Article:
Editor's note: Iris Krasnow's book "Sex After ... Women Share How Intimacy Changes as Life Changes" was recently released by Gotham Books. She is a professor at American University, where she teaches journalism and women's studies courses.
(CNN) -- During the past two years, I have been digging into the intimate relationships of 150 women, ages 20 through 90, for my new book, "Sex After ... Women Share How Intimacy Changes as Life Changes." I take readers from the honeymoon hots through tepid midlife to some surprisingly steamy senior sex.
Many of my subjects describe easy and sexy romances; others are pushing through emotional and physical roadblocks. Here are snapshots of some of those stories of tough love.
Between 10-15% of women suffer from postpartum depression that affects sexual desire and can cause serious rifts in a young marriage.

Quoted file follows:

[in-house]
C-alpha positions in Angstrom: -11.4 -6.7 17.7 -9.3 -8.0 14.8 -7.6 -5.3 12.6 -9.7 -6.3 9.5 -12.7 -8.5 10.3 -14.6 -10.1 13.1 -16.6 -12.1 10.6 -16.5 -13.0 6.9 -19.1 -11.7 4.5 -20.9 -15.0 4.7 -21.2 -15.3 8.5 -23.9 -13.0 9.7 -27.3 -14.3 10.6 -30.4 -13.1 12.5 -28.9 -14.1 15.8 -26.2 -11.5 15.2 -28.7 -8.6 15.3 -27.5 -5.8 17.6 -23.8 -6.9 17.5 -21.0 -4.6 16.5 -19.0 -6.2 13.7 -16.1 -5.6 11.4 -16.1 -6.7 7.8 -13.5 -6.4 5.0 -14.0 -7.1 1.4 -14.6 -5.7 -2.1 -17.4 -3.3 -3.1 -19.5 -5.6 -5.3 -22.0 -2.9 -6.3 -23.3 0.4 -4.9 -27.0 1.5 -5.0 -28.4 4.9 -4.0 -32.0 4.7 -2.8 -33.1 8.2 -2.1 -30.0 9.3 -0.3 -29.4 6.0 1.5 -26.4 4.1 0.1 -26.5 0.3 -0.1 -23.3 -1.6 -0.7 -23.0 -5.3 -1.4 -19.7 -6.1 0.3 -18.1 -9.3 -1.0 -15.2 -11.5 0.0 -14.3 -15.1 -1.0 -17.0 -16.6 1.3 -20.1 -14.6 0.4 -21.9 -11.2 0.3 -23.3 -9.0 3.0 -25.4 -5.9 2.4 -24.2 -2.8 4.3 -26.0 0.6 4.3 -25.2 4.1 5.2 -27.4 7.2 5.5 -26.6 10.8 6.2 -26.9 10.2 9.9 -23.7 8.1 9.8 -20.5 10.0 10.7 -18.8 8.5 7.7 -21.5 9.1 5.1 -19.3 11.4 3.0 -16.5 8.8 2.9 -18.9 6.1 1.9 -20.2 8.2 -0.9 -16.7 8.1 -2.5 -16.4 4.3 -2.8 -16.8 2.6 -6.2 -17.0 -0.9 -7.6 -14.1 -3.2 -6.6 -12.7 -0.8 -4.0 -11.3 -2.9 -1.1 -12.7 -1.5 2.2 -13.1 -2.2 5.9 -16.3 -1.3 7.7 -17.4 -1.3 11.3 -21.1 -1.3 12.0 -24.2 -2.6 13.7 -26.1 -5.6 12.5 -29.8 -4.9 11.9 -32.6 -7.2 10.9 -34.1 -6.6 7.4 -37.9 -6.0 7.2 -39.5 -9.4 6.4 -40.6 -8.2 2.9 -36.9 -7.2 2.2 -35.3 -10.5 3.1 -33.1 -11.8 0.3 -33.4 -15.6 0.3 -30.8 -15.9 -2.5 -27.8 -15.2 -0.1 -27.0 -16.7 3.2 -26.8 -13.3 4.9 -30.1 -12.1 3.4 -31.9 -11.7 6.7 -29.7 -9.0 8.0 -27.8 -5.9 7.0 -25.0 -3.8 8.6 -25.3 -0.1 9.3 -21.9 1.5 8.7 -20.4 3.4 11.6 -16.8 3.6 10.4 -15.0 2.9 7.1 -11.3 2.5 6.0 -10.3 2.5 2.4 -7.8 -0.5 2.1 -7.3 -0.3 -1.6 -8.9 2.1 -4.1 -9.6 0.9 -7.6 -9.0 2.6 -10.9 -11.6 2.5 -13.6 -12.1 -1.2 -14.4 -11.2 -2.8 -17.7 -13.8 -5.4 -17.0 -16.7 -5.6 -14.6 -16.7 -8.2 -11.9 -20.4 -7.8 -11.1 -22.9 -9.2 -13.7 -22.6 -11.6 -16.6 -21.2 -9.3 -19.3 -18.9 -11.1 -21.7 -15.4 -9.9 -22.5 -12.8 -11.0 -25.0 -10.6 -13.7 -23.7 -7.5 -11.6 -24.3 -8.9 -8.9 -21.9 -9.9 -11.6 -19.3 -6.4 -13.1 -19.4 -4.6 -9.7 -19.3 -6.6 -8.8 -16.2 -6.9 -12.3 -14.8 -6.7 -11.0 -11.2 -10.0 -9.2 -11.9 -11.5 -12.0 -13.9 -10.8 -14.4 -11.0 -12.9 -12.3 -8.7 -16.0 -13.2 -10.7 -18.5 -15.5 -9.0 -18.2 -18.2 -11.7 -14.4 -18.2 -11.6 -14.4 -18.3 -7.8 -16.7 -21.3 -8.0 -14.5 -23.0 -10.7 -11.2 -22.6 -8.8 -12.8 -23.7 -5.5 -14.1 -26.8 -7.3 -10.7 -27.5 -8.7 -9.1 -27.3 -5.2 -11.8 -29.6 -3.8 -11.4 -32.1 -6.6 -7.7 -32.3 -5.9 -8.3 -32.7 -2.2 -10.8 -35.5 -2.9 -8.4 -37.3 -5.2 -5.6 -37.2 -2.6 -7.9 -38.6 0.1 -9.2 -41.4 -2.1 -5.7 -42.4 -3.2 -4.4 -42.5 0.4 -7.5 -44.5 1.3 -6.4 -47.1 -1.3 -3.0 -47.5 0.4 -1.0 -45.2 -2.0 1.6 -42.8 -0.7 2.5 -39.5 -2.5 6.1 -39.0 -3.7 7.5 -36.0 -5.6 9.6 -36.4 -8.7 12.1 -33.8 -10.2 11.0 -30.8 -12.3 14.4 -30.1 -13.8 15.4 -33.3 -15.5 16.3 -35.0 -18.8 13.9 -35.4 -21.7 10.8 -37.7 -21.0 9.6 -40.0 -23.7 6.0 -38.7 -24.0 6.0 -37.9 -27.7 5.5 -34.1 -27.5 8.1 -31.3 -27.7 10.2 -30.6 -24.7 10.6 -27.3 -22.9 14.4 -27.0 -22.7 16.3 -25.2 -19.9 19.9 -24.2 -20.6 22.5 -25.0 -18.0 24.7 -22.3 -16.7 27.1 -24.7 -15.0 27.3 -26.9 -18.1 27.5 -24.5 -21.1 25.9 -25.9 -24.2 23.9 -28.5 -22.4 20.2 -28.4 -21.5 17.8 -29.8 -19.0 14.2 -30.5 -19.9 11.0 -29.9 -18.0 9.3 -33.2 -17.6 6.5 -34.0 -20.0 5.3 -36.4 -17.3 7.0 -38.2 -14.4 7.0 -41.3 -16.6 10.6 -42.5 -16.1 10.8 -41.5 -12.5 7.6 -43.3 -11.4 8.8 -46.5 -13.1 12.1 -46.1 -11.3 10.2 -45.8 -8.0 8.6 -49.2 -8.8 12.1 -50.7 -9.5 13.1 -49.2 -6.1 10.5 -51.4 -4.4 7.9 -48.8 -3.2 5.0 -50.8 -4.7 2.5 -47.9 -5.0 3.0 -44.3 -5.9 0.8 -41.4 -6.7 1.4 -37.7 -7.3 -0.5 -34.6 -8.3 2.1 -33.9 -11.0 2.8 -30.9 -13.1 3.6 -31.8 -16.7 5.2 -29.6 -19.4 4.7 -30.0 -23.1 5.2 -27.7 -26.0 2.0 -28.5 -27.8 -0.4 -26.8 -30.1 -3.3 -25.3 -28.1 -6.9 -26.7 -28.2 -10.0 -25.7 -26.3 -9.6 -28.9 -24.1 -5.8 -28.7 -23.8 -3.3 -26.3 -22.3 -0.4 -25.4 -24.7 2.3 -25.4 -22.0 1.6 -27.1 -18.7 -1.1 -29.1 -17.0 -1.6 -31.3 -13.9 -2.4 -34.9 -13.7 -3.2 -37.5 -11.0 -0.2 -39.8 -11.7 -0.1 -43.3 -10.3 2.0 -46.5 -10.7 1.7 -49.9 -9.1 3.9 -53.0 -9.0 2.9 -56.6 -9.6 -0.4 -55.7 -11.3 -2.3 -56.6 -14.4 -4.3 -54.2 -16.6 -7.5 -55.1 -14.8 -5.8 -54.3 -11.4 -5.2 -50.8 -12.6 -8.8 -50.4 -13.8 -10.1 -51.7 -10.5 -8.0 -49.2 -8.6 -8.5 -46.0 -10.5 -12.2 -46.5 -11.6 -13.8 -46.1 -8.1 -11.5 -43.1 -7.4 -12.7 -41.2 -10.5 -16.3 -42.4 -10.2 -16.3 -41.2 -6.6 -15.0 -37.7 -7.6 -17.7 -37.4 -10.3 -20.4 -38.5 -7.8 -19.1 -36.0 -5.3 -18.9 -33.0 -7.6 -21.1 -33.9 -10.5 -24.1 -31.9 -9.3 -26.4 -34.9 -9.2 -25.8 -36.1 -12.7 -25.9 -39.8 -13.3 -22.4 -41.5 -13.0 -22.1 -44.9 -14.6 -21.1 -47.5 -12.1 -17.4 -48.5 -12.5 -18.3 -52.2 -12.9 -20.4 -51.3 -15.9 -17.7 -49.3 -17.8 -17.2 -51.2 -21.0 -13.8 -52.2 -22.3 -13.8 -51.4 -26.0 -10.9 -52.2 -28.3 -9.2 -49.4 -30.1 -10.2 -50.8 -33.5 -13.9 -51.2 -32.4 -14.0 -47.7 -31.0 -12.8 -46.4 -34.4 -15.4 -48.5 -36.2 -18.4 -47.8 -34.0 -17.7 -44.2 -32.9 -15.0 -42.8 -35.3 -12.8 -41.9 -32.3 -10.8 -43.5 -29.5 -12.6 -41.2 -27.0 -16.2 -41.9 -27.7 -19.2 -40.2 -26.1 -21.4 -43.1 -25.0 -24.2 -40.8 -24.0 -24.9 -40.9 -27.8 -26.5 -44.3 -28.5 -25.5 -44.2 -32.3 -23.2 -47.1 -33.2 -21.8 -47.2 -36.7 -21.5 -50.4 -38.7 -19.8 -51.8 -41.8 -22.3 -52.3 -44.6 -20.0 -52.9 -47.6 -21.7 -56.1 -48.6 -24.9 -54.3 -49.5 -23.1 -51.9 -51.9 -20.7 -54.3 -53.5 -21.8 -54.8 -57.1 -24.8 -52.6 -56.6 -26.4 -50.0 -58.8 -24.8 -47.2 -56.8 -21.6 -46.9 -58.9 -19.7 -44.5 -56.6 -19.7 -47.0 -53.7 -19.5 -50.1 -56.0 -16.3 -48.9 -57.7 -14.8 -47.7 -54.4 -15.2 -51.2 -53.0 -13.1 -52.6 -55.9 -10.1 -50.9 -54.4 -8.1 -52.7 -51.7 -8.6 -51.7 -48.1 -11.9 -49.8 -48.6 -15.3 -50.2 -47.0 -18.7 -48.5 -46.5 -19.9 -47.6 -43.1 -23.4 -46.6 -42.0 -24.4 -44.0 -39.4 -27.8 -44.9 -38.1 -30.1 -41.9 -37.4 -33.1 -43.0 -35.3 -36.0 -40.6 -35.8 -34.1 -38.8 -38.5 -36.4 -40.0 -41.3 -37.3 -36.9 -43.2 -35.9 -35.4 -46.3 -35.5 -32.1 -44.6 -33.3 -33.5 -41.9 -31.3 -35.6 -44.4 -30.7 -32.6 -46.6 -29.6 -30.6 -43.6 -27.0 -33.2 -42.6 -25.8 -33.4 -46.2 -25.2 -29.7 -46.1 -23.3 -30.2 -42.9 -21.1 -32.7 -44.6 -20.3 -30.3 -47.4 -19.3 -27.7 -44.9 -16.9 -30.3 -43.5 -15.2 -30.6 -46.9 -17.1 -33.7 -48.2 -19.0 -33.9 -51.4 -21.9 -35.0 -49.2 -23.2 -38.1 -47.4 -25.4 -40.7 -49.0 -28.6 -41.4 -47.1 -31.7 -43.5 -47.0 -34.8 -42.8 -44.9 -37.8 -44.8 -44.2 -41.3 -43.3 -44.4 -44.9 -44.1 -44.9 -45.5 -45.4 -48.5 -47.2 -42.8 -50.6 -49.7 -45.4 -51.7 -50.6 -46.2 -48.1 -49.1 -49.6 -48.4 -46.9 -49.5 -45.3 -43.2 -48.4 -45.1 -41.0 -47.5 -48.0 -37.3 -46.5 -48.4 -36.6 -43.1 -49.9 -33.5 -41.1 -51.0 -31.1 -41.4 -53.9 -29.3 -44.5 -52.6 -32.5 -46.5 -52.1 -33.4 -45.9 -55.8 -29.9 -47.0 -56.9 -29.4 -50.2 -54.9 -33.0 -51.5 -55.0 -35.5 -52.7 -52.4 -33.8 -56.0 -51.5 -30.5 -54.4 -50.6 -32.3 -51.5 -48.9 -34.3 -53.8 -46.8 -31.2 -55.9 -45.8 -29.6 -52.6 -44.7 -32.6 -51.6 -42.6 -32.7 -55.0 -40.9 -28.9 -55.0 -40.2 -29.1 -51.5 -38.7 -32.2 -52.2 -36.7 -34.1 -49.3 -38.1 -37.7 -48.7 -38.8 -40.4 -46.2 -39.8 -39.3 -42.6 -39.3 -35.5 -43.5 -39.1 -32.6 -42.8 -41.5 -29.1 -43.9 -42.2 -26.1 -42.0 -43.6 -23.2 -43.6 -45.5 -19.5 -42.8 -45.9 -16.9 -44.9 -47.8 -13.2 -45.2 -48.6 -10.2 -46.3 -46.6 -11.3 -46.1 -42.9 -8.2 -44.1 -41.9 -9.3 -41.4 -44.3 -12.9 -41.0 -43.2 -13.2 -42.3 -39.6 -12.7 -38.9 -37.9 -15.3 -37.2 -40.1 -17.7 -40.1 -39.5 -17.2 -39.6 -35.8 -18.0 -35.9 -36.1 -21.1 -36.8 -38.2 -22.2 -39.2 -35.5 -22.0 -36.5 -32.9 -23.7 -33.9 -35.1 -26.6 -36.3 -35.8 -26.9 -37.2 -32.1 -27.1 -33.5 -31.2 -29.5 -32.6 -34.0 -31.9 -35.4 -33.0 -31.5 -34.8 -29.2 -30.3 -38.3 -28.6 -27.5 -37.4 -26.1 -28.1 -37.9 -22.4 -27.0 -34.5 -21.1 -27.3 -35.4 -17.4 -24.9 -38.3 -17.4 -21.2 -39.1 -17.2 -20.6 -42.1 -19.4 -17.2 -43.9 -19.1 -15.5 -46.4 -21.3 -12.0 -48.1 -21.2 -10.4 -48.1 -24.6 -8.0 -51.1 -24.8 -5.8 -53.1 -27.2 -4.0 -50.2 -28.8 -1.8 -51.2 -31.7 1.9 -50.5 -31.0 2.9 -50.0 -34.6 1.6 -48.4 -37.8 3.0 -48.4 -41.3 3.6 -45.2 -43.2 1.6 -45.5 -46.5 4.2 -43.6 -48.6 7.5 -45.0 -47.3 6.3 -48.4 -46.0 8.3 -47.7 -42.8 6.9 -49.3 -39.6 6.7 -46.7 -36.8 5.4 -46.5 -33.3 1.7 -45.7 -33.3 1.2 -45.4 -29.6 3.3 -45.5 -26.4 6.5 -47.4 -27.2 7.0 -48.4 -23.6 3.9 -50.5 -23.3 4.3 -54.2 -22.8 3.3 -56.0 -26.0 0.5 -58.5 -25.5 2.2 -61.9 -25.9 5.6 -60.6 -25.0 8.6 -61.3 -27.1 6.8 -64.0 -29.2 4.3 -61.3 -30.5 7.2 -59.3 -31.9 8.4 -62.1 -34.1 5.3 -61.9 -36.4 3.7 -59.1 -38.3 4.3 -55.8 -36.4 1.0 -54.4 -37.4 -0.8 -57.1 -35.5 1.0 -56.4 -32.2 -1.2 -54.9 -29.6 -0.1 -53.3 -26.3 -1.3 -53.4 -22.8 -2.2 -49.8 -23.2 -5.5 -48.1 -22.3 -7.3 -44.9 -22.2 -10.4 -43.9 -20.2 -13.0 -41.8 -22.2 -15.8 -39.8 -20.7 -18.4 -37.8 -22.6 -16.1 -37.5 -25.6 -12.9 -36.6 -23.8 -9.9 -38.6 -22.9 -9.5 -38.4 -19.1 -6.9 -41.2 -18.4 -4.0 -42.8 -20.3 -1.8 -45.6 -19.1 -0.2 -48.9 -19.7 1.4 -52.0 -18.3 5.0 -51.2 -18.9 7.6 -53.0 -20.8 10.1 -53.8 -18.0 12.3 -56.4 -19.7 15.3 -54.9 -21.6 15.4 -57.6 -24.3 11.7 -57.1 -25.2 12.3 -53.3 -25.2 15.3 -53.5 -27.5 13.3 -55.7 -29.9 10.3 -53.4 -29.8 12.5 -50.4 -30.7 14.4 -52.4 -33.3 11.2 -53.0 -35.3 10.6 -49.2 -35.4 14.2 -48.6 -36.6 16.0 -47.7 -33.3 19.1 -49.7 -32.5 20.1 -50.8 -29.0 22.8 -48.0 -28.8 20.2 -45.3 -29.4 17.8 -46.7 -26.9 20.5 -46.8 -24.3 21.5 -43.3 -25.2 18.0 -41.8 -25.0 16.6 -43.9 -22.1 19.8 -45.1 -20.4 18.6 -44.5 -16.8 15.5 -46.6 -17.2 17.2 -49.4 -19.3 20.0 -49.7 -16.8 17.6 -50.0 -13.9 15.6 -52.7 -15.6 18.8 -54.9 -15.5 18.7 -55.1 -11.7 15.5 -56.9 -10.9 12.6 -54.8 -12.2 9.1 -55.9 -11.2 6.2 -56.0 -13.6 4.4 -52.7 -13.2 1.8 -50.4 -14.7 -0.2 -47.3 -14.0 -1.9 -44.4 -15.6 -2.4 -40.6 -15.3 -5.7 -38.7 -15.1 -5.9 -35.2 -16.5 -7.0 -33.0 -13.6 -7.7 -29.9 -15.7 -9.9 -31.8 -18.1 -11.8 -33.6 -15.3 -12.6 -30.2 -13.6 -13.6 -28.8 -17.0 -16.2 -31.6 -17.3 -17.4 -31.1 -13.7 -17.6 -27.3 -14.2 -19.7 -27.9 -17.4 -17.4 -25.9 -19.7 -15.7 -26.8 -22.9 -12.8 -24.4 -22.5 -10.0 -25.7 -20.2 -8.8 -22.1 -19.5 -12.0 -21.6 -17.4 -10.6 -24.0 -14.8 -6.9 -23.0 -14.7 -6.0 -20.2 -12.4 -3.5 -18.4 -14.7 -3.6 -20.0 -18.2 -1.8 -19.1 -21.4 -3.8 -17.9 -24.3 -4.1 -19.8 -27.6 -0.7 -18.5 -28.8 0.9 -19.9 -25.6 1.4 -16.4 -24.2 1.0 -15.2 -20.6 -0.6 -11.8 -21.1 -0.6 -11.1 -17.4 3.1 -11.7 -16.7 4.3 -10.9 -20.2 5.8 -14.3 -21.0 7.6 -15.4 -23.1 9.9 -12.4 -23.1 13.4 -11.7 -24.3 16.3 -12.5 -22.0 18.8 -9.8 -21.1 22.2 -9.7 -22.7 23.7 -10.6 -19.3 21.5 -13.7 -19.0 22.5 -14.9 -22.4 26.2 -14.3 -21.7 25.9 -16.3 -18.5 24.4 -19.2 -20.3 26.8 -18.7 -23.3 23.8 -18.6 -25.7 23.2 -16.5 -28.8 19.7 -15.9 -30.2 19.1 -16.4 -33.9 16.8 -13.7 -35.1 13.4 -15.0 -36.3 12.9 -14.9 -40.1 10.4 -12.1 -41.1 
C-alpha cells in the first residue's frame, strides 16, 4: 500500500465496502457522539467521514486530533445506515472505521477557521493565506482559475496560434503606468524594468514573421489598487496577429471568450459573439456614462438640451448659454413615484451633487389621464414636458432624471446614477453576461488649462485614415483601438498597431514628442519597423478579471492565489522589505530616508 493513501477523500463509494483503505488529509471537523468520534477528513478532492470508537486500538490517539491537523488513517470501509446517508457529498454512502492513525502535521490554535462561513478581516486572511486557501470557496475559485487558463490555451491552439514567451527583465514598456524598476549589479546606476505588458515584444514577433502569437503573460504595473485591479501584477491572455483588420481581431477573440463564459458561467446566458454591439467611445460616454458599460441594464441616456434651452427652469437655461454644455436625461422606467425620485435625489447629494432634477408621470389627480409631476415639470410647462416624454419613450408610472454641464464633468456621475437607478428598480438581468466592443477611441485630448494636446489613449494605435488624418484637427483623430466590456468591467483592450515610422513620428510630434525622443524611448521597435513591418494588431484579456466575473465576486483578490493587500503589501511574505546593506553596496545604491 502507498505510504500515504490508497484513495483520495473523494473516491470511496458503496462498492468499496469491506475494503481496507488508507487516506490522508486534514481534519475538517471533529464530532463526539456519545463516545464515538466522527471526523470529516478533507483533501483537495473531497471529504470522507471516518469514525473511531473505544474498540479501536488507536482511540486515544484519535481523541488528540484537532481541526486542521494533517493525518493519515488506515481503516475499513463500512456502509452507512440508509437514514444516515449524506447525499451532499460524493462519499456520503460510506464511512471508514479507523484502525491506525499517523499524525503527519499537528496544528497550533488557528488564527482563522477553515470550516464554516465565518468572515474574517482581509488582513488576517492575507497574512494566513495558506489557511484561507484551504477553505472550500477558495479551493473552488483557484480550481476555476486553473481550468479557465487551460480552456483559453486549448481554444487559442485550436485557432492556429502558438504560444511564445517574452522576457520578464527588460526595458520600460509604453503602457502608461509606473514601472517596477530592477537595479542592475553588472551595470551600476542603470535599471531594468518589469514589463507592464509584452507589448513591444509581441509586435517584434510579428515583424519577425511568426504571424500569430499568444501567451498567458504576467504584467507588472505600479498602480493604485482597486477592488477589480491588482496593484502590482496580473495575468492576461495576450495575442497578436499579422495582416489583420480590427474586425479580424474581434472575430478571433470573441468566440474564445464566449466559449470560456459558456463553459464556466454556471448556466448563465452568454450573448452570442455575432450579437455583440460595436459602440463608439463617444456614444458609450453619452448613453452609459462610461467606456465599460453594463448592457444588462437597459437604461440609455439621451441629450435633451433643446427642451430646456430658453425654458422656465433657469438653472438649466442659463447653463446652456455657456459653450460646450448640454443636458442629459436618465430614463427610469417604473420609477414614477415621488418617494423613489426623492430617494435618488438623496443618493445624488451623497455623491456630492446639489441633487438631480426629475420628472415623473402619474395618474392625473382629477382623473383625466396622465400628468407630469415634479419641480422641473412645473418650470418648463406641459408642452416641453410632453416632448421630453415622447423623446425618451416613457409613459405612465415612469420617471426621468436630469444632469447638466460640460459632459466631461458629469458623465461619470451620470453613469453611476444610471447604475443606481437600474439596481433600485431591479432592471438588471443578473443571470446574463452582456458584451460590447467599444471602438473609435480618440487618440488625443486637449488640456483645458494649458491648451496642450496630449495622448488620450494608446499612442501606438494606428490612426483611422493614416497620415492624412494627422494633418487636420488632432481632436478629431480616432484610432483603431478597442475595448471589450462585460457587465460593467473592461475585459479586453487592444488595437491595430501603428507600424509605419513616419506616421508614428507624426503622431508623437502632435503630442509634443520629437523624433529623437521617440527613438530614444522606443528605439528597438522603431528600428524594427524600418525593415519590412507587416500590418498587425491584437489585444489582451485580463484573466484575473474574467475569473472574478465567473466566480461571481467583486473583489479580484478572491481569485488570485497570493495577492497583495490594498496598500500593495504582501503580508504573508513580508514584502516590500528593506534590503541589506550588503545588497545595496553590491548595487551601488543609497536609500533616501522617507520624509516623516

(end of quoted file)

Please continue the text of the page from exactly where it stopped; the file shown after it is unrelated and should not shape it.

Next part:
Texas psychologist Christine Hall's struggle through the blues after childbirth led her to create a specialty practice in treating clients with postpartum mood disorders. Hall's own depression was so severe that for a flash she considered taking her own life.
With the help of a supportive husband, therapy and anti-depressants, she fought her way back. Here is a snippet of our interview that appears in the "Sex After Baby" chapter:
I see in my practice that sex can really cause a lot of distance between the couple. The spouse is thinking, "All right, the OB said we could have sex after six weeks. Let's go to it, honey." And the new mom is telling me, "Oh my God, I can't do this yet. I am still fat and sad and I am not ready to have anyone close to me -- other than the baby!"
I tell them my own story, that there is hope -- I'm at a really good place now. You go from not feeling sexy at all and trying to get across to your partner, "Hey these are not your boobs right now' to feeling 'hey I'm ready, let's do it'.
'It's only a leg'
Richaela's husband, Derek, was deployed to Afghanistan three weeks after their wedding. She was 20, and he was 22.